The refrain most often heard in the media, in private conversations and correspondence, is "I apologize for not getting back sooner, but I've been so busy..."
The question is, are we really busier than we've ever been? In reality, based on what 10,000 people recorded in their hour-by-hour time diaries, Americans, on the average, have 40 hours a week of discretionary time which they can invest as they please. This is more than they had 30 years ago and five hours more than they had in 1975.
The basic problem is that today we have so many options as to how we spend our leisure time that we jump from one activity to another, never spending any significant amount of time doing the one thing which would actually bring us more enjoyment. Combine that with the fact that today our evaluation of the importance of leisure time has gone up substantially. A (poll in) U.S. News & World Report showed that 49% of Americans (as versus 28% in 1986) believe that society needs to stop emphasizing work and put more value on "free time."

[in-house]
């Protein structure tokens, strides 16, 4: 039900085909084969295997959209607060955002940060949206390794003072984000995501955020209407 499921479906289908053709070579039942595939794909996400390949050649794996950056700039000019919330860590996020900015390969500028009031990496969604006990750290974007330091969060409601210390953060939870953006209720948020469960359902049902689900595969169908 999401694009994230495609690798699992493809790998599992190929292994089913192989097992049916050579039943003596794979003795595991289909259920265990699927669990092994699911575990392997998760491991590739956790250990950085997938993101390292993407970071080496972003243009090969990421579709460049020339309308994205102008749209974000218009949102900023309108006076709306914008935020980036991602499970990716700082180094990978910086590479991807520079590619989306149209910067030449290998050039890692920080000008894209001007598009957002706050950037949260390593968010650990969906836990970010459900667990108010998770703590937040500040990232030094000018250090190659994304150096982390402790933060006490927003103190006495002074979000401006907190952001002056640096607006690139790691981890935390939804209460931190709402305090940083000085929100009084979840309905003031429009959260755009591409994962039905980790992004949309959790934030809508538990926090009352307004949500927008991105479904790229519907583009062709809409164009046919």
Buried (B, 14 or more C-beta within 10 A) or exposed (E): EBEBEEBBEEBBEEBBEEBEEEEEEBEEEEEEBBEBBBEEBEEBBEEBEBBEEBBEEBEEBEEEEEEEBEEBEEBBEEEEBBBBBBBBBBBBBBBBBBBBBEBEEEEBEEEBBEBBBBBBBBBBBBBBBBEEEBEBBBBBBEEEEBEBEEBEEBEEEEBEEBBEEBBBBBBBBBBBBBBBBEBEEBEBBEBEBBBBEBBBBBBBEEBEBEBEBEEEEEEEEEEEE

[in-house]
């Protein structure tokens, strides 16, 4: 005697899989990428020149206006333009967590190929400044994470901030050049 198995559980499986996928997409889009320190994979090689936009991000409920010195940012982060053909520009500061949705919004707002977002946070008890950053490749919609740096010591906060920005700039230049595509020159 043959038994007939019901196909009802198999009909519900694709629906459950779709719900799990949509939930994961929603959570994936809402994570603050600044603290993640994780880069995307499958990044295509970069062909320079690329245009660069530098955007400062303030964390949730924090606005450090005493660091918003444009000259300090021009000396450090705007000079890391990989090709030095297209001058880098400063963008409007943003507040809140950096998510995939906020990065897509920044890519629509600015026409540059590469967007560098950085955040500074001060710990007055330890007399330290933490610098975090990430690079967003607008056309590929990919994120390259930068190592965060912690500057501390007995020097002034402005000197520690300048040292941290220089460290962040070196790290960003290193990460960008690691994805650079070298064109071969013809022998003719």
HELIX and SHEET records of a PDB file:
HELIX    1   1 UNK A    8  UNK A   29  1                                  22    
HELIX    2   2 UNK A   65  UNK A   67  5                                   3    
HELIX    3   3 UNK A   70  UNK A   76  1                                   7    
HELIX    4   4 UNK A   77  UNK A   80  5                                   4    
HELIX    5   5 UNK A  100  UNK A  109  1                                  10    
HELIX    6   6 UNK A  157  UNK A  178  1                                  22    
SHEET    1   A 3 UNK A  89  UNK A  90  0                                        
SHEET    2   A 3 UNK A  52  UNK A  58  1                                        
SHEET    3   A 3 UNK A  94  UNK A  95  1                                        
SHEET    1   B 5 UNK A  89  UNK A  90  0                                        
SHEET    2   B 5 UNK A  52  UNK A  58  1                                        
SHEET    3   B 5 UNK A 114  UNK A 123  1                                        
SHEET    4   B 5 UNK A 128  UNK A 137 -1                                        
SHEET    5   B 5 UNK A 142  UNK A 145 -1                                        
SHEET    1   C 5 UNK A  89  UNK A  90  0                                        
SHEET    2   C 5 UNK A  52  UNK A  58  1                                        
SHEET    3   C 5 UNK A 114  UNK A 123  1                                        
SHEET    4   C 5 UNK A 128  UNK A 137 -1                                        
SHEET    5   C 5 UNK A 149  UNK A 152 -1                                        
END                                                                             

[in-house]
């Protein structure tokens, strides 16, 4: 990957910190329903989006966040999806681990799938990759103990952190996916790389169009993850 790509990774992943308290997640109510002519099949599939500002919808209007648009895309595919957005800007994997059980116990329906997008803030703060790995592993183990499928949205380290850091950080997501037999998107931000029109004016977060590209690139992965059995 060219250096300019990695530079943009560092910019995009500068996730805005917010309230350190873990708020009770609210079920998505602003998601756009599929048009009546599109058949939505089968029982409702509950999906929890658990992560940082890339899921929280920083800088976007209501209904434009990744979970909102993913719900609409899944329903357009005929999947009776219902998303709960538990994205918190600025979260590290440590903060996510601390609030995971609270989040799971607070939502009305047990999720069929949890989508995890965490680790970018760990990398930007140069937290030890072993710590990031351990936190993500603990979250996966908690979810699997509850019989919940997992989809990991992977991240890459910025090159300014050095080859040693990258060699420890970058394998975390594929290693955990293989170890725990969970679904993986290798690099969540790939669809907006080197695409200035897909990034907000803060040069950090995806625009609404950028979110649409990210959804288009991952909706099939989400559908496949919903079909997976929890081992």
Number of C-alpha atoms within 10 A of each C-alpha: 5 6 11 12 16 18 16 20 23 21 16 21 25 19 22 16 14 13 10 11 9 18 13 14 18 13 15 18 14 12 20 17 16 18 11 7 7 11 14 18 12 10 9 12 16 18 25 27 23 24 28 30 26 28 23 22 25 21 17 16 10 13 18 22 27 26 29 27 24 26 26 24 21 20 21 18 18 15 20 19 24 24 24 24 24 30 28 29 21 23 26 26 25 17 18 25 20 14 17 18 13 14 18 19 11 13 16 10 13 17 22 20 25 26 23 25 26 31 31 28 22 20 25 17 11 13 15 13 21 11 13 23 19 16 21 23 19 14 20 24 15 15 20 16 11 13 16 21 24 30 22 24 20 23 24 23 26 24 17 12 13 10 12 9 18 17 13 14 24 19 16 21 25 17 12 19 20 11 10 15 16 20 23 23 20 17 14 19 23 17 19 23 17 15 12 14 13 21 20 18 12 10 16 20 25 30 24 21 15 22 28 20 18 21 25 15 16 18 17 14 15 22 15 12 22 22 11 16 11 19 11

I'm convinced that much of this feeling is because we have lost our ability to concentrate on what we're doing. Many people while on the job spend too much time thinking about their home life and when they're at home they spend too much time thinking about their jobs. It's impossible to completely focus on the job for eight hours, your mind naturally moves to other things. But you need to "keep the main thing the main thing," and while you're at work, your work is the main thing. When you're at home, family is the main thing. Over a period of time you can bring your thought life under control, which enables you to be more effective on the job and happier at home. That's a good combination and it's a good approach to take.